These varieties have a comparatively low crude protein content:

  • Macho
  • Trumpet

 

Crude protein yield per area

Together with the grain yield potential, the crude protein content results in the crude protein yield per area. Most varieties with high grain yields have rather low crude protein contents, but still perform quite well in terms of crude protein yield per area due to the high mass yield. The crude protein yield per area is also primarily of interest to finishing farms. Especially when it is simply a matter of ensuring the total protein requirement, and less about the last gram of crude protein, i.e., the crude protein concentration, per kg DM of the feed ration.

Of the varieties listed in the BSL, the following have a comparatively high crude protein yield per area:

  • Capri
  • Daisy
  • Dosis
  • LG Cartouche (BSL 2020)
  • Stella

 

In contrast, the following have a comparatively low crude protein yield per area:

  • Bianca
  • GL Sunrise
  • Typhoon

 

Antinutritive ingredients

Many of the available faba bean varieties contain the antinutritional substances tannin, which is found in the faba bean husk, and vicin and convicin, which are found in the grain. In monogastric feeding, these substances have a negative effect on feed intake and performance above certain concentrations. Tannins can lead to a lower feed intake (bitter substances) as well as to a deterioration in protein digestibility. Vicin and convicin have a negative effect on the performance of laying hens. In ruminant feeding, however, these substances do not play a role. Tannins are even considered to be more beneficial, as they can somewhat increase nutrient stability in the rumen.

 

The content of antinutrients is also relevant, especially for livestock farms. It can therefore make sense to switch to varieties that are free of some or even all of the aforementioned ingredients through breeding. In the field of human nutrition, the parameter of antinutritional ingredients is not yet relevant, at least in Germany. Particularly in the case of low-tannin varieties, however, this breeding success seems to be accompanied by a reduced grain yield capacity. Alternatively, tannin-containing varieties could be hulled before feeding.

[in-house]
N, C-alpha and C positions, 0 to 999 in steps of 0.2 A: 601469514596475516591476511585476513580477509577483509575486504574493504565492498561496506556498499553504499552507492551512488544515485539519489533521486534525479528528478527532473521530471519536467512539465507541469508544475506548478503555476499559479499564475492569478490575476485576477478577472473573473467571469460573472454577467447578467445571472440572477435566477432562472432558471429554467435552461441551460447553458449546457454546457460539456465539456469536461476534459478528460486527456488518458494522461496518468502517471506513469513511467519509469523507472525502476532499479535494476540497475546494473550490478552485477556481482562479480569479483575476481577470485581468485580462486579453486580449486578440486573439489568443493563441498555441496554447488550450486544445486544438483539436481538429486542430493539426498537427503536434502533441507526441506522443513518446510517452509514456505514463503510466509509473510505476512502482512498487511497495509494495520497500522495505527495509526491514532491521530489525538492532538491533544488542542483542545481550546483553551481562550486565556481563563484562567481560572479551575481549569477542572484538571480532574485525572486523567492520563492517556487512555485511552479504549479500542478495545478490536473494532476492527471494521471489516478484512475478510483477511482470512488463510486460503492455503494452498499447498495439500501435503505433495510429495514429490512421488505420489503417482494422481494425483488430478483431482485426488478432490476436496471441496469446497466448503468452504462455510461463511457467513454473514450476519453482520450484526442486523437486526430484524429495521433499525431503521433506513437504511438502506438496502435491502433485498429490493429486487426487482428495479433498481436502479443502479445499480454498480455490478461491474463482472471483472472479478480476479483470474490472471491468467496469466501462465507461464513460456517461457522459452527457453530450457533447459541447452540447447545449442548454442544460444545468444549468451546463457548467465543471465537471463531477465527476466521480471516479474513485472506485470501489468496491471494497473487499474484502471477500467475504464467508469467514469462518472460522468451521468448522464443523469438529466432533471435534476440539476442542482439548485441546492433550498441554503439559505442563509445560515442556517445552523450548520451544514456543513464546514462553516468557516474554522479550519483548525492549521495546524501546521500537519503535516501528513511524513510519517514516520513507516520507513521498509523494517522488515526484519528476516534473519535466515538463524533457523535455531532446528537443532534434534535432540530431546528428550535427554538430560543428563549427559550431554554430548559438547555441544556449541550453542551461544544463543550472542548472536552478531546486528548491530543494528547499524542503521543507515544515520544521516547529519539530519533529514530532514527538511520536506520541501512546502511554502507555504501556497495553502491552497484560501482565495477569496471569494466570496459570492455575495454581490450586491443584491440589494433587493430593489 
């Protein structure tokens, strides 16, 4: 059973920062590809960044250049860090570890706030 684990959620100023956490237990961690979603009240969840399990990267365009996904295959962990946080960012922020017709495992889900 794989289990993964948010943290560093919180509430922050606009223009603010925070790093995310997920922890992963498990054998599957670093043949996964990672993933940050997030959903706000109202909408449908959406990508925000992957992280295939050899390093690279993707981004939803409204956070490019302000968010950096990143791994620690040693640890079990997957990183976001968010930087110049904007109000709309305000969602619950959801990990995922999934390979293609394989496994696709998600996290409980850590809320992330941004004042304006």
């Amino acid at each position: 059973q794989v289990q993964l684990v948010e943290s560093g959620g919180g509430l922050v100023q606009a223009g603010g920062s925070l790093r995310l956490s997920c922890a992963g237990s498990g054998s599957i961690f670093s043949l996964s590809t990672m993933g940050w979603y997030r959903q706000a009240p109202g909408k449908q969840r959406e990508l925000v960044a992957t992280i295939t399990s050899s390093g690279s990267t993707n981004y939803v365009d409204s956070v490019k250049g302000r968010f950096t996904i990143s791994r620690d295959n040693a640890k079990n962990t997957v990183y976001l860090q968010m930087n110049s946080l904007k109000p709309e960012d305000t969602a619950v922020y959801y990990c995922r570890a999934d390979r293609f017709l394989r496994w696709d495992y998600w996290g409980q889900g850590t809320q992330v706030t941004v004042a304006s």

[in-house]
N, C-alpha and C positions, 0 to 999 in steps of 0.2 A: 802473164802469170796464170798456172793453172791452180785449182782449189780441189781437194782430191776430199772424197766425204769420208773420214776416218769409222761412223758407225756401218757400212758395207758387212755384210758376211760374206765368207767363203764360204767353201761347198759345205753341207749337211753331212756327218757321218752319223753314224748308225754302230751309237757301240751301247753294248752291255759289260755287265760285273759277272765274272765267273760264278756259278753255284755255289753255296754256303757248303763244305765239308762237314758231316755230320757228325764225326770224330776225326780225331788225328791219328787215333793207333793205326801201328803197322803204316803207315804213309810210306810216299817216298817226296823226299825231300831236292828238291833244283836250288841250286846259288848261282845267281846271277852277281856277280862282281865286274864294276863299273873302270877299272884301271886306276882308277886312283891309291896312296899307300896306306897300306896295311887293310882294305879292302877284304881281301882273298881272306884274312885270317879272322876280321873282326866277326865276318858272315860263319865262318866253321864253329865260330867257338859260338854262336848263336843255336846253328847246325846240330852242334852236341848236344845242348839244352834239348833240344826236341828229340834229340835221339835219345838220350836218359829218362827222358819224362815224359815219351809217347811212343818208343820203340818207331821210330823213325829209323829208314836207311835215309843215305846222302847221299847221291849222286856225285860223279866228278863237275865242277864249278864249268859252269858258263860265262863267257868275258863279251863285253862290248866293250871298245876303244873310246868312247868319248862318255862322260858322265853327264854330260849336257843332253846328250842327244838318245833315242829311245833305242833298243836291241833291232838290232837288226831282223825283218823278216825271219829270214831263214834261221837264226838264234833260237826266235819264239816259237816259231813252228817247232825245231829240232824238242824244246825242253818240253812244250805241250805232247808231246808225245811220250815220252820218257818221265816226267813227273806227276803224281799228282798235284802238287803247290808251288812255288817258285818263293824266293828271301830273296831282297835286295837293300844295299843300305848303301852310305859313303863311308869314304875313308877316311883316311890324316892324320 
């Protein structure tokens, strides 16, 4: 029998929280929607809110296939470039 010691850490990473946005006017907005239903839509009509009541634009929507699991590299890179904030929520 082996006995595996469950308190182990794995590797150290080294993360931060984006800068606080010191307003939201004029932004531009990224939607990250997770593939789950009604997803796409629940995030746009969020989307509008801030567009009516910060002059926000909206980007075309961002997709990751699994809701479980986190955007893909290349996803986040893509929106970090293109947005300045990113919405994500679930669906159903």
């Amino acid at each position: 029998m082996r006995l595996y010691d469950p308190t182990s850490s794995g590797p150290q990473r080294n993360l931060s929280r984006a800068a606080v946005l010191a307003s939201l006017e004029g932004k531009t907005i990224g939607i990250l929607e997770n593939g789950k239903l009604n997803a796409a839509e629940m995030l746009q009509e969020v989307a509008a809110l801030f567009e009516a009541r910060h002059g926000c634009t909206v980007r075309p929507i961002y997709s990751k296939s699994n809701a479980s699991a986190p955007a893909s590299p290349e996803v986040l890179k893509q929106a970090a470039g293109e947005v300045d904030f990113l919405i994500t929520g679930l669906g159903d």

Varieties with low tannin content are the following, according to BSL:

  • Bianca
  • GL Sunrise
  • Typhoon

 

The folowing varieties are low in vicine/convicine

  • Allison
  • Bianca
  • Bolivia
  • Dosis
  • Tiffany

 

Thousand grain weight

The TGW, and thus the grain size, of common faba bean varieties varies in a range from approx. 350 to 750 g. Varieties with a high TGW cause higher seed and sowing costs, as more mass of seed must be used for the same number of seeds per m². Particularly in the case of additionally poor germination capacity, the calculated required seed quantity per ha can exceed the technically feasible maximum application rate, depending on the seed drill. In addition, particularly large faba beans can cause problems with the sowing and conveying technology. If these are not designed to move such large grains, blockages and grain breakage can occur on seed wheels or augers.

 

For human nutrition, large-grain faba beans are demanded and are also better paid. In addition, large-grain, tannin-containing faba beans have a lower tannin content than small-grain tannin-containing varieties. This is due to the fact that the tannins are mainly found in the skin. Due to the surface/volume ratio, the hull of large-grain varieties has a lower proportion of the total grain than that of small-grain varieties.

Of the varieties listed in the BSL, the following have a comparatively high TGW:

  • Apollo
  • Fuego
  • Macho

 

These varieties have a low TGW: